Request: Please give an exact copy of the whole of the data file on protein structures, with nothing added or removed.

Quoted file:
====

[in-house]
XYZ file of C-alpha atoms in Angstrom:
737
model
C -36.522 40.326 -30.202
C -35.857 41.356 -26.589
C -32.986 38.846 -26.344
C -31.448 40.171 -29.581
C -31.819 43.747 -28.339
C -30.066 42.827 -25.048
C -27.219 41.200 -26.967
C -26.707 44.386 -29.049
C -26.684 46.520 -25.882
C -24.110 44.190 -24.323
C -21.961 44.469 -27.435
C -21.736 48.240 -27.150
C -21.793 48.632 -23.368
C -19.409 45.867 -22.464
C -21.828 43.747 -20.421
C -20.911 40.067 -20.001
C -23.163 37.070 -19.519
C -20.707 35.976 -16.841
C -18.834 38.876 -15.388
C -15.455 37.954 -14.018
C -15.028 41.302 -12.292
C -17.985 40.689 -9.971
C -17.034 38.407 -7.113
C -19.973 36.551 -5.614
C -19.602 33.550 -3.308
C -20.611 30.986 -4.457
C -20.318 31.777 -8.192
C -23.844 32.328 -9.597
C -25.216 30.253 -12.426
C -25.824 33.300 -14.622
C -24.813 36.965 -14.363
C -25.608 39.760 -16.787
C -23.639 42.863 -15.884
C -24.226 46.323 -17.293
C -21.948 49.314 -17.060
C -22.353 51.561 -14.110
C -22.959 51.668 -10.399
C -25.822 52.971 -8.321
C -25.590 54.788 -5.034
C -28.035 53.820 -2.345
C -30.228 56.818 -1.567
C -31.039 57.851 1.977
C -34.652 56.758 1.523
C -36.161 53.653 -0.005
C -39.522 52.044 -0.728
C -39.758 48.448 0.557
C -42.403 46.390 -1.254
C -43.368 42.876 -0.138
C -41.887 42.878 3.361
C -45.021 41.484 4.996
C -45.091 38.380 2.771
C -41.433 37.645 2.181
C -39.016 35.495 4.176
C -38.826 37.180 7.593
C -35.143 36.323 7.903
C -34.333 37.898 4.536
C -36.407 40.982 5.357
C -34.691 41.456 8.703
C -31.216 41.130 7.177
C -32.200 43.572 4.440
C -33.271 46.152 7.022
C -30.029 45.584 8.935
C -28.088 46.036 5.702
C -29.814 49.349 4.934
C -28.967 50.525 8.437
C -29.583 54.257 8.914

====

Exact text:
[in-house]
XYZ file of C-alpha atoms in Angstrom:
737
model
C -36.522 40.326 -30.202
C -35.857 41.356 -26.589
C -32.986 38.846 -26.344
C -31.448 40.171 -29.581
C -31.819 43.747 -28.339
C -30.066 42.827 -25.048
C -27.219 41.200 -26.967
C -26.707 44.386 -29.049
C -26.684 46.520 -25.882
C -24.110 44.190 -24.323
C -21.961 44.469 -27.435
C -21.736 48.240 -27.150
C -21.793 48.632 -23.368
C -19.409 45.867 -22.464
C -21.828 43.747 -20.421
C -20.911 40.067 -20.001
C -23.163 37.070 -19.519
C -20.707 35.976 -16.841
C -18.834 38.876 -15.388
C -15.455 37.954 -14.018
C -15.028 41.302 -12.292
C -17.985 40.689 -9.971
C -17.034 38.407 -7.113
C -19.973 36.551 -5.614
C -19.602 33.550 -3.308
C -20.611 30.986 -4.457
C -20.318 31.777 -8.192
C -23.844 32.328 -9.597
C -25.216 30.253 -12.426
C -25.824 33.300 -14.622
C -24.813 36.965 -14.363
C -25.608 39.760 -16.787
C -23.639 42.863 -15.884
C -24.226 46.323 -17.293
C -21.948 49.314 -17.060
C -22.353 51.561 -14.110
C -22.959 51.668 -10.399
C -25.822 52.971 -8.321
C -25.590 54.788 -5.034
C -28.035 53.820 -2.345
C -30.228 56.818 -1.567
C -31.039 57.851 1.977
C -34.652 56.758 1.523
C -36.161 53.653 -0.005
C -39.522 52.044 -0.728
C -39.758 48.448 0.557
C -42.403 46.390 -1.254
C -43.368 42.876 -0.138
C -41.887 42.878 3.361
C -45.021 41.484 4.996
C -45.091 38.380 2.771
C -41.433 37.645 2.181
C -39.016 35.495 4.176
C -38.826 37.180 7.593
C -35.143 36.323 7.903
C -34.333 37.898 4.536
C -36.407 40.982 5.357
C -34.691 41.456 8.703
C -31.216 41.130 7.177
C -32.200 43.572 4.440
C -33.271 46.152 7.022
C -30.029 45.584 8.935
C -28.088 46.036 5.702
C -29.814 49.349 4.934
C -28.967 50.525 8.437
C -29.583 54.257 8.914